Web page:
In my 17 years of experience, I have inspected homes for many first-time home buyers, some of whom are now on their 3rd home. I have seen the pitfalls many home buyers fall into and I know the mistakes to avoid.
From a home inspector’s point-of-view, my advice is to buy simple and buy smart. Buy what you can afford, not what will make you look good to others. “Keeping up with Jones’” is not reasonable in real estate. You can no longer expect a fast-rising market to bail you out of a purchasing mistake, as was often the case in the past.
For New ConstructionWhen I say buy simple, I mean select a home of good, quality construction. When I say buy smart, I mean choose the features you need. Do not be lured into closing by extravagant upgrades that you will not use anyway. Think Honda, not Jaguar. Fancy trim on the outside = more painting and places for rot. Lots of crown molding and fancy trim inside = more dusting, more painting, and more cracks as the trim shrinks.
By all means, upgrade to the stone countertop, it will last. Forego the Jacuzzi that you will use only until the novelty wears off. If you do purchase a Jacuzzi, be sure to get the optional heater; otherwise, the water cools too quickly and you will likely only use it once a month.
Despite what the flooring representative claims, solid hardwood floors are always a better choice than pre-finished hardwood veneer. Most of the homes I inspect are not new. I SEE what lasts and what does not. Often you get flooring installed after you buy cheaper than the builder wants for the upgrade, but you will not be able to roll it into your mortgage, so there is trade off.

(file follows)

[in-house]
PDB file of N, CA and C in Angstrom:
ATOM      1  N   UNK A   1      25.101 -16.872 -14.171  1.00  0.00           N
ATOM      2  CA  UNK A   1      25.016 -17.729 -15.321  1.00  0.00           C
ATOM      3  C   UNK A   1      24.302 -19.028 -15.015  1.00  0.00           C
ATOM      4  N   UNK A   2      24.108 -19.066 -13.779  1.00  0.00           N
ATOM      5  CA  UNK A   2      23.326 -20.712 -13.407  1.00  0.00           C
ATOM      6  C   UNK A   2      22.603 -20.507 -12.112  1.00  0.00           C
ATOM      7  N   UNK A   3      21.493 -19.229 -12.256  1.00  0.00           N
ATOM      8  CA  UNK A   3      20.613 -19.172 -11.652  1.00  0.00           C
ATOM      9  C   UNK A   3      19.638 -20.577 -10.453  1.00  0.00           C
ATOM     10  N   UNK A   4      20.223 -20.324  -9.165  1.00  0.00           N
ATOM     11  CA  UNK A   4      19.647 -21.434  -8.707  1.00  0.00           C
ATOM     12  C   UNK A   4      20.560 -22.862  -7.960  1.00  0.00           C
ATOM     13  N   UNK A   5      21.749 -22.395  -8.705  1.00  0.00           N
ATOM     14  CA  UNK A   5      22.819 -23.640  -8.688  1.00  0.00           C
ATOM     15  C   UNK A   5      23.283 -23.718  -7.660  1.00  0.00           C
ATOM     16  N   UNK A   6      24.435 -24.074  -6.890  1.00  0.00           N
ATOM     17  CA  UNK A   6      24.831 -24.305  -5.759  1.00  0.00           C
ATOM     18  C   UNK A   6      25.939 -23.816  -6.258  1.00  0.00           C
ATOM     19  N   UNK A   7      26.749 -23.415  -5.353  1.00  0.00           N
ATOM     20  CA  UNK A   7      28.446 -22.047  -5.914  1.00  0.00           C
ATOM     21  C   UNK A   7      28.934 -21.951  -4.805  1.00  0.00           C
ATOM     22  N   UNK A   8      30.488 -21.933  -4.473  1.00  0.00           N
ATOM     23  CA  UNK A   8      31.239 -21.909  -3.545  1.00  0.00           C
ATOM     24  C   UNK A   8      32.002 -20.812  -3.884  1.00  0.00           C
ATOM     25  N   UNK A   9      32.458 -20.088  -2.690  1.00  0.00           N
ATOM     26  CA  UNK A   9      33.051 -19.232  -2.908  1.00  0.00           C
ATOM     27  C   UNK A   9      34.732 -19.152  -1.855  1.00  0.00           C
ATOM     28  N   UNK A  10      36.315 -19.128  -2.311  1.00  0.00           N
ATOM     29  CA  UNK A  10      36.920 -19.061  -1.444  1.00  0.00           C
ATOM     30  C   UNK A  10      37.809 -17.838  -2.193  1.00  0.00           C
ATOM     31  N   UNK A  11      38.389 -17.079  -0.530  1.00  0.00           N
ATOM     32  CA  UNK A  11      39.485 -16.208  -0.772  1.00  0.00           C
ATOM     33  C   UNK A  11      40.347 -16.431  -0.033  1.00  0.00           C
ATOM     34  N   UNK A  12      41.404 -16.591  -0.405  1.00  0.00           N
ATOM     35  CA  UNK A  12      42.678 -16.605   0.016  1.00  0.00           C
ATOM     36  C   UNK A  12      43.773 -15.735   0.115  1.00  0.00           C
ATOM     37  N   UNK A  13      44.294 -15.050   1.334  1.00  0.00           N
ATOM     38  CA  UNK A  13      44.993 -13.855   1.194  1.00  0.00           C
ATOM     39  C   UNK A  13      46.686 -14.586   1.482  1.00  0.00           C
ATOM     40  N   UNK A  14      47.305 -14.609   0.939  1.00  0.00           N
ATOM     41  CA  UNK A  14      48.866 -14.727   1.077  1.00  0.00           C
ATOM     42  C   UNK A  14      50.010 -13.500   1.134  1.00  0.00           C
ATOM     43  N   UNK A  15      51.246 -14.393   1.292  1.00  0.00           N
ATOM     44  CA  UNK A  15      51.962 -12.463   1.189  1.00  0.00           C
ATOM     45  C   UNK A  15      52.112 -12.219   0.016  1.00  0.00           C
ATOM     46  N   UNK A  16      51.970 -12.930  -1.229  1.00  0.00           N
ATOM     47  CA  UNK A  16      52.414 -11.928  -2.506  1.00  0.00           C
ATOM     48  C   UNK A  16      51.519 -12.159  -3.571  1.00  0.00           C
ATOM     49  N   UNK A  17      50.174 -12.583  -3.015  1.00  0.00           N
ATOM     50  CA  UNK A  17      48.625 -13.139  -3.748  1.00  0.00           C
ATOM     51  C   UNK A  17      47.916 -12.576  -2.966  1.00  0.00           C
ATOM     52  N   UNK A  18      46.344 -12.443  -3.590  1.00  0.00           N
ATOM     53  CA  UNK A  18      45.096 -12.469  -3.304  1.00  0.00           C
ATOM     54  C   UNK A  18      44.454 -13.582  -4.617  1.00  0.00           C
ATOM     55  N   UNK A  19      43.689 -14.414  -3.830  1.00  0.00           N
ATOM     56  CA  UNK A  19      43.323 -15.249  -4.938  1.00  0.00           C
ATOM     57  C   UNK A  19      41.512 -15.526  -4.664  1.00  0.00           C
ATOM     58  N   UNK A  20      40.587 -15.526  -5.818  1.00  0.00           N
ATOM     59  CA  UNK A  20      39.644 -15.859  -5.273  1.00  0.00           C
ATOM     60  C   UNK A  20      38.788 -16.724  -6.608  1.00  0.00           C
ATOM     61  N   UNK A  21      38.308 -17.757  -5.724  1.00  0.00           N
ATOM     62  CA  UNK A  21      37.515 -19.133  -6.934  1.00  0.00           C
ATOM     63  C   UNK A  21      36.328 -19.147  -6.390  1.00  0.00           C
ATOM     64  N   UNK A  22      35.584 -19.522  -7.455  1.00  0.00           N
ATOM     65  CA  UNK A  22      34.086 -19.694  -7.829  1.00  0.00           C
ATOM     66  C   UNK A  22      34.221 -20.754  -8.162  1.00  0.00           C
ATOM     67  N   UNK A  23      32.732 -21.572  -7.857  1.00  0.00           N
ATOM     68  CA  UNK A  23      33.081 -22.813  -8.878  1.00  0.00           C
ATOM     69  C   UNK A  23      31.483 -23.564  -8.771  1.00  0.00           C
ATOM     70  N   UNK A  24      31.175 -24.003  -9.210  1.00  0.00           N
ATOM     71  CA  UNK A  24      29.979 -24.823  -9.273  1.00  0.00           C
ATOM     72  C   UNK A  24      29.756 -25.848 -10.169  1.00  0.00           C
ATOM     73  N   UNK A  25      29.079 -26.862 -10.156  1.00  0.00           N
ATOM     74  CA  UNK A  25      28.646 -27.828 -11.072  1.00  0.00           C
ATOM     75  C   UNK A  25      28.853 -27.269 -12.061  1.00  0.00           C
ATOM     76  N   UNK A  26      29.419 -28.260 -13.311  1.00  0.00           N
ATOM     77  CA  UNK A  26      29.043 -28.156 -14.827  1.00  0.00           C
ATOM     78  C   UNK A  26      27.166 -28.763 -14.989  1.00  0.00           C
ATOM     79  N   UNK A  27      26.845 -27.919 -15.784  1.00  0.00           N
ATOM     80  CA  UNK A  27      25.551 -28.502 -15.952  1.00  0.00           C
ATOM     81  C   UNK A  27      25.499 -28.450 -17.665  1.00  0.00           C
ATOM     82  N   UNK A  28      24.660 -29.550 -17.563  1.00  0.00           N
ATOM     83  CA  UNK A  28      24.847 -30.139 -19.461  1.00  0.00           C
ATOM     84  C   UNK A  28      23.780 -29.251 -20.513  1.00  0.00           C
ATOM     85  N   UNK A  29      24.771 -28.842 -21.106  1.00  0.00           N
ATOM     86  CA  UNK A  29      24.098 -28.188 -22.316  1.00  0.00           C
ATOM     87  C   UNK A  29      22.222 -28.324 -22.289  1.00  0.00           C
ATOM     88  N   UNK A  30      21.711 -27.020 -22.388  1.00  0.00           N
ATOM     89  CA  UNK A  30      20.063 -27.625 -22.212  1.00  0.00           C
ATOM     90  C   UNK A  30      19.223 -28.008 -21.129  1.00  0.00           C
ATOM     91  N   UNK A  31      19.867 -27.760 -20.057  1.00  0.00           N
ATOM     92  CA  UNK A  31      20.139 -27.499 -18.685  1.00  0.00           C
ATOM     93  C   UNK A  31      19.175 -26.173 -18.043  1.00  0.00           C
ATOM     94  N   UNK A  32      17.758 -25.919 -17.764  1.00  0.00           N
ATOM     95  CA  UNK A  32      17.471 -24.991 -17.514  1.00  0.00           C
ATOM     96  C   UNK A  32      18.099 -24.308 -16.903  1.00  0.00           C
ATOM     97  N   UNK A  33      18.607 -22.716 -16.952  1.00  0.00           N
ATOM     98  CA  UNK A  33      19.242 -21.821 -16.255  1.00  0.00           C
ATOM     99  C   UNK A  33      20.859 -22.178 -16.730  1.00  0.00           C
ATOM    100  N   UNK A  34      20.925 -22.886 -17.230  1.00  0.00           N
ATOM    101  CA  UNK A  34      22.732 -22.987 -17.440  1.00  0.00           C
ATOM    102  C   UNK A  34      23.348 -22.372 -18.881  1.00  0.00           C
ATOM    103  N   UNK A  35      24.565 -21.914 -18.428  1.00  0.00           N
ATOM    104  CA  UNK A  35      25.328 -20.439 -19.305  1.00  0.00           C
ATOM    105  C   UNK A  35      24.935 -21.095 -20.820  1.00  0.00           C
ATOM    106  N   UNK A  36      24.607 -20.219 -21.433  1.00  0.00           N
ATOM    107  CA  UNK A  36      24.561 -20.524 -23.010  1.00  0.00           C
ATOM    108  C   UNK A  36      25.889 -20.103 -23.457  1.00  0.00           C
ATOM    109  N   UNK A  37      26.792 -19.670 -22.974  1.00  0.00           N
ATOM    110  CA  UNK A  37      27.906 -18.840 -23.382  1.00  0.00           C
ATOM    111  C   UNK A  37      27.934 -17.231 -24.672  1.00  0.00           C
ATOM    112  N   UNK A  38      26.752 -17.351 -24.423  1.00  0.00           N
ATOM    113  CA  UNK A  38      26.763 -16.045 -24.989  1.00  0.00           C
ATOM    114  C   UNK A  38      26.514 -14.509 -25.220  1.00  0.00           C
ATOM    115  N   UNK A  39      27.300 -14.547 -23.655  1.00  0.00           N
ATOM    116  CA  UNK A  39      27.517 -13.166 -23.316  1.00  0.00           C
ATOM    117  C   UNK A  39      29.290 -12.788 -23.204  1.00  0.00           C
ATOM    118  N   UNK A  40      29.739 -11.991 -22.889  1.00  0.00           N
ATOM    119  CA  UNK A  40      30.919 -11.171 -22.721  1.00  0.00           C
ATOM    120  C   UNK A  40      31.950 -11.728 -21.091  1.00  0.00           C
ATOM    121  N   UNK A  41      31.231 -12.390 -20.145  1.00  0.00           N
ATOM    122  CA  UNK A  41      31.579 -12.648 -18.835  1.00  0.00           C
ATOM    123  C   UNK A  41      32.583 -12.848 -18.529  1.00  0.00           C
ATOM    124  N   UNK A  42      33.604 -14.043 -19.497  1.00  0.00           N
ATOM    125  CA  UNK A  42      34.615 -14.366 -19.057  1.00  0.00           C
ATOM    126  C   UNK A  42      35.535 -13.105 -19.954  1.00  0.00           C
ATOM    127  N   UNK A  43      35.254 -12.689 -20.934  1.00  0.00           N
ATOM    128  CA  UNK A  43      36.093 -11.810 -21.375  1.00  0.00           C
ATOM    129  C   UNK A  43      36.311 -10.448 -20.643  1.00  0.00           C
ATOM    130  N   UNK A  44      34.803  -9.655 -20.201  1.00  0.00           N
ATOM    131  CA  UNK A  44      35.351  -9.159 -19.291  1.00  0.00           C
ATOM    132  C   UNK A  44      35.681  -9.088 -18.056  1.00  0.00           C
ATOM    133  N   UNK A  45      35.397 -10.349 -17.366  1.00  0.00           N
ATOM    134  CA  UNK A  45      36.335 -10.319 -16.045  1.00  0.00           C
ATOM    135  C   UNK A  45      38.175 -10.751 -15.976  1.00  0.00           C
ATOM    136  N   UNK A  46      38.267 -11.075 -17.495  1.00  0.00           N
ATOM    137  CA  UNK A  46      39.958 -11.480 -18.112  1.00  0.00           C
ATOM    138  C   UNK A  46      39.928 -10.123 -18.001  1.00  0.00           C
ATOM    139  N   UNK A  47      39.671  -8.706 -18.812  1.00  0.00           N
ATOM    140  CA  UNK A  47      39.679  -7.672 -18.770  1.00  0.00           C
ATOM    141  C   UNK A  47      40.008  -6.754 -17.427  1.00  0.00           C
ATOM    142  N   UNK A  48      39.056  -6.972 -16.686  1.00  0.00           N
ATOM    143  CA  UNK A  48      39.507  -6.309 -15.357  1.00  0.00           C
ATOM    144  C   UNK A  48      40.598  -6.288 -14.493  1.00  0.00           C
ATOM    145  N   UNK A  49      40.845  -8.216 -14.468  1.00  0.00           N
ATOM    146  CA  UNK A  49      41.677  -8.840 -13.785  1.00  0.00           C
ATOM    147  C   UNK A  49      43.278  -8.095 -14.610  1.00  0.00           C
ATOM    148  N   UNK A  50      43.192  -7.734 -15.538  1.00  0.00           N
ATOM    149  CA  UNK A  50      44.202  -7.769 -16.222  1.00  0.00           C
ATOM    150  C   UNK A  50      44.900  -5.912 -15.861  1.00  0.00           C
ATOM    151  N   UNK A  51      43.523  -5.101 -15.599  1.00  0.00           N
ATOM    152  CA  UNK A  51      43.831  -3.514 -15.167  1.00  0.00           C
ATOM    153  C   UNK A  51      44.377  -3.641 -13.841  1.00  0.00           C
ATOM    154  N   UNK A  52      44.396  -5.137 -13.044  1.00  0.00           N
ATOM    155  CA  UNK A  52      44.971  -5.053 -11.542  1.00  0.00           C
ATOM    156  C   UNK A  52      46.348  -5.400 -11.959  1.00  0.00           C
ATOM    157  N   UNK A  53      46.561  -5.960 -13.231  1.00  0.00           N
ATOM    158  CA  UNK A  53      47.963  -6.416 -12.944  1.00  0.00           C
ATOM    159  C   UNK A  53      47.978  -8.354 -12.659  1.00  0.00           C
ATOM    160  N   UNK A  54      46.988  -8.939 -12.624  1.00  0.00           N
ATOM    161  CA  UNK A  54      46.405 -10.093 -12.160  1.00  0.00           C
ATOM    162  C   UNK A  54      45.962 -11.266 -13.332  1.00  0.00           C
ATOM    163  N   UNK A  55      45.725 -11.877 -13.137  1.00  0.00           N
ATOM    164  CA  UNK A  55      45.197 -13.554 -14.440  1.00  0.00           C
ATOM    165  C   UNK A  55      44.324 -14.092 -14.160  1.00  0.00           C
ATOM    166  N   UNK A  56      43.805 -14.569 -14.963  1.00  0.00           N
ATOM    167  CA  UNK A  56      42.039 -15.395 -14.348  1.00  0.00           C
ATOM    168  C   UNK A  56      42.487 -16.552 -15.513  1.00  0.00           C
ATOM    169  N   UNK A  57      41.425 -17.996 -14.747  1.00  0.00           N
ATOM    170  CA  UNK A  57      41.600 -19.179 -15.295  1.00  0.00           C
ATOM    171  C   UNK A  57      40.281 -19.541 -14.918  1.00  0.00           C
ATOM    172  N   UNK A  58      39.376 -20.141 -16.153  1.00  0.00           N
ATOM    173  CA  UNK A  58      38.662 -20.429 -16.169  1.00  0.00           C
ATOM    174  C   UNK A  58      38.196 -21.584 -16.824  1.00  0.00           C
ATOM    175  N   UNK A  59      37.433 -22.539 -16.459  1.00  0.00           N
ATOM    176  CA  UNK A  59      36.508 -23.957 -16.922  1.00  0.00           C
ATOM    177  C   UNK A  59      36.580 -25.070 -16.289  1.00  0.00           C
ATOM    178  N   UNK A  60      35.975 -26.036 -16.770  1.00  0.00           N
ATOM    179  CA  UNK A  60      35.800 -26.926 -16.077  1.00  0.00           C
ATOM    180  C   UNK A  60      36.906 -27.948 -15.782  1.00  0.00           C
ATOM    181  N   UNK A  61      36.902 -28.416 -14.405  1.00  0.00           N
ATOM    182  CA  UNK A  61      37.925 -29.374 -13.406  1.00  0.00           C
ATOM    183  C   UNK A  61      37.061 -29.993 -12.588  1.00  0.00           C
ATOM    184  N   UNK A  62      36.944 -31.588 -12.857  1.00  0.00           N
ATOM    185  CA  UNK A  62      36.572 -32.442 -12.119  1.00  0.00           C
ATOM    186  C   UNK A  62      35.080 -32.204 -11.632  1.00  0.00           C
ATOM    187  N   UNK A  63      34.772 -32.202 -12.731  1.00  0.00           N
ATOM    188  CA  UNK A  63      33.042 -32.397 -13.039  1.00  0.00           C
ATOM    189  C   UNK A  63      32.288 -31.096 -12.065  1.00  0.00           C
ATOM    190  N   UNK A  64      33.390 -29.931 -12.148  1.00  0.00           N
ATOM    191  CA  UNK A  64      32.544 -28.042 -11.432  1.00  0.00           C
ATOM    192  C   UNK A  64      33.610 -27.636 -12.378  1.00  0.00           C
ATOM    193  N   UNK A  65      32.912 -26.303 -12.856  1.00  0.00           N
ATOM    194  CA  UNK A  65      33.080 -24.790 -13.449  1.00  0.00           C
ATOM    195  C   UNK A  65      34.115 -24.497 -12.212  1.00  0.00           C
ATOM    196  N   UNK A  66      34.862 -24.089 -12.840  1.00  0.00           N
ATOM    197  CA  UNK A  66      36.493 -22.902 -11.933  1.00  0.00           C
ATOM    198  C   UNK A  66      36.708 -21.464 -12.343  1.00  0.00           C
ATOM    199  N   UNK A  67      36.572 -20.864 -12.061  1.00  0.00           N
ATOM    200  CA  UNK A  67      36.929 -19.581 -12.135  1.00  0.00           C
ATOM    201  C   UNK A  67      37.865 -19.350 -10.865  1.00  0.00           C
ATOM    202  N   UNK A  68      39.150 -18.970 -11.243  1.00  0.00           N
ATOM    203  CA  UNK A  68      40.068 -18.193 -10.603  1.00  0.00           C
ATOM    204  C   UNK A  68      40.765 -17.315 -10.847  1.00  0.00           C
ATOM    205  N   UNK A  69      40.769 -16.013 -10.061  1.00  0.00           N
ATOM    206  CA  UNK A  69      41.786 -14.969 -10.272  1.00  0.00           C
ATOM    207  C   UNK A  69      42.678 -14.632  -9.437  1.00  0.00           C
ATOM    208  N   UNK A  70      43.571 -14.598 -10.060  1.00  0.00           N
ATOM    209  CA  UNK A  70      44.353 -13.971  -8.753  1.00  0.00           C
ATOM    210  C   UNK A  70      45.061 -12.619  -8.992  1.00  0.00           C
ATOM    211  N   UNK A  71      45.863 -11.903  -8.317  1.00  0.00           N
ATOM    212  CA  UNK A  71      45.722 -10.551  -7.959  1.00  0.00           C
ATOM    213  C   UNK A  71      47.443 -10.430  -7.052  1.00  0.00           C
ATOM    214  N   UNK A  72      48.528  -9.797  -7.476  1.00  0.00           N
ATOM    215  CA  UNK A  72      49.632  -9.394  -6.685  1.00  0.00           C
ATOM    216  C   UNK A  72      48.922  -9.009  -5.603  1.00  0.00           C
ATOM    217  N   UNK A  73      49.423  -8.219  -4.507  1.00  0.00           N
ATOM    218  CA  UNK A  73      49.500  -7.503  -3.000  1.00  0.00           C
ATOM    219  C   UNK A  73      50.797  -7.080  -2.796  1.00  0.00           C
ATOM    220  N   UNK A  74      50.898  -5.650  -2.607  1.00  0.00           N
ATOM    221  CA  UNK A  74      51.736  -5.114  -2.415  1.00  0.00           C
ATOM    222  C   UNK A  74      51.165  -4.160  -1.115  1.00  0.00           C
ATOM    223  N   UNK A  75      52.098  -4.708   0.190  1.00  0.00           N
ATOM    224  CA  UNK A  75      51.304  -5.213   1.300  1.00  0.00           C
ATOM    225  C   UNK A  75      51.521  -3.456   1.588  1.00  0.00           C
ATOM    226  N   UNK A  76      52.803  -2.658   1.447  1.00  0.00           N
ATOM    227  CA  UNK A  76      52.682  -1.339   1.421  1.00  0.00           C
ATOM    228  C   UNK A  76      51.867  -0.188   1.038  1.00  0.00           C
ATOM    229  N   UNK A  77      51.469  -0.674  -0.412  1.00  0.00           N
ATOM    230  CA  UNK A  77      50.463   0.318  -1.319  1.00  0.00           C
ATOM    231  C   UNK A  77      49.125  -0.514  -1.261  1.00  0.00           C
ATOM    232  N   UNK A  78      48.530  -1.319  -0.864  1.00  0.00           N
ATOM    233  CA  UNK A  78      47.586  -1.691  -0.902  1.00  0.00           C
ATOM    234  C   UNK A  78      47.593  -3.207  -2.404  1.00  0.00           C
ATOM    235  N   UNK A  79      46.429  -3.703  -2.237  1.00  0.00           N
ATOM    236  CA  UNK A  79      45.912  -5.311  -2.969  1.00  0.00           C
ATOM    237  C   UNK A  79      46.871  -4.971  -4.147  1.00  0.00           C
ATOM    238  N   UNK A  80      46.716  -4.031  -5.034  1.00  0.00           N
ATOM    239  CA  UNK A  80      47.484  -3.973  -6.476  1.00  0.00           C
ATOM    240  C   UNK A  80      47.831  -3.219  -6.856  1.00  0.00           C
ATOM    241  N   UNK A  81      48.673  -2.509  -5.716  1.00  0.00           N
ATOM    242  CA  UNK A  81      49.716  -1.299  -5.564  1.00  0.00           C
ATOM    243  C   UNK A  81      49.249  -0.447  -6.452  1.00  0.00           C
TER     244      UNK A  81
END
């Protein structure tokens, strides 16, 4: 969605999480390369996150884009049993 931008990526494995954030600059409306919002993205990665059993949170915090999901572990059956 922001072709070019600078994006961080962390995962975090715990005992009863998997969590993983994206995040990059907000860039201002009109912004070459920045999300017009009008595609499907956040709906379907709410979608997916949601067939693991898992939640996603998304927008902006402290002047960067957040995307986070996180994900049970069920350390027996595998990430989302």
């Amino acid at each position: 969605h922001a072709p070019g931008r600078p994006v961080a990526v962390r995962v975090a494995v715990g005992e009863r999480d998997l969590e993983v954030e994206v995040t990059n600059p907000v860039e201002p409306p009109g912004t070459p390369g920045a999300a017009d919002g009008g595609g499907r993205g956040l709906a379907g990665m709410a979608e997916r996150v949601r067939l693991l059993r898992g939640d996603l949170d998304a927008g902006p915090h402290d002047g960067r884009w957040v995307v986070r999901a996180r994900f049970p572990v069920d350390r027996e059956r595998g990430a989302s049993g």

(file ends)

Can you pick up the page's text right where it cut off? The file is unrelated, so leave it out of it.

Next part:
The fancy double oven is very appealing in theory. In reality, however, most individuals spend very little time cooking. Restaurant sales in America prove this, as does my experience of seeing 4-year old homes with ratty microwaves, while the 2nd oven still has the Styrofoam factory shelf retainers. Spend upgrade money on something you will use, such as better drawer closers, a better faucet/sprayer, or bigger sinks.
Get the garage door opener first, as you will likely be buying curtains and furniture for your new home after closing. Besides, most people don’t have the tools, ladders and other things that you will eventually have to buy, even if you do not want to.
Here is the best advice I can give (though most individuals tend to ignore it): Opt for the most energy efficient furnace and a/c unit you can obtain. Pay a bit more for extra attic insulation. These items pay you back over time. If you are really into energy efficiency, look at water heaters next. Nothing else you can buy in the home can pay for itself and then put money in your pocket as these items can. You do not see these items every day, so they don’t have show appeal, but to a smart person these are better use of money.
For Resale’sEvaluate the outside of the home and the surrounding neighborhood. This is what visitor’s see first and what buyers will look at when YOU go to sell. I do not recommend the practice of buying a home in a bad neighborhood because it is cheap. It is cheap for a reason. When it comes to buying in “up and coming” neighborhoods, be very careful. Because of changes in how homes are financed, speculative “gentrification” of bad areas has all but stopped. Renovation of bad homes in good neighborhoods is much safer financially for investor/renovators.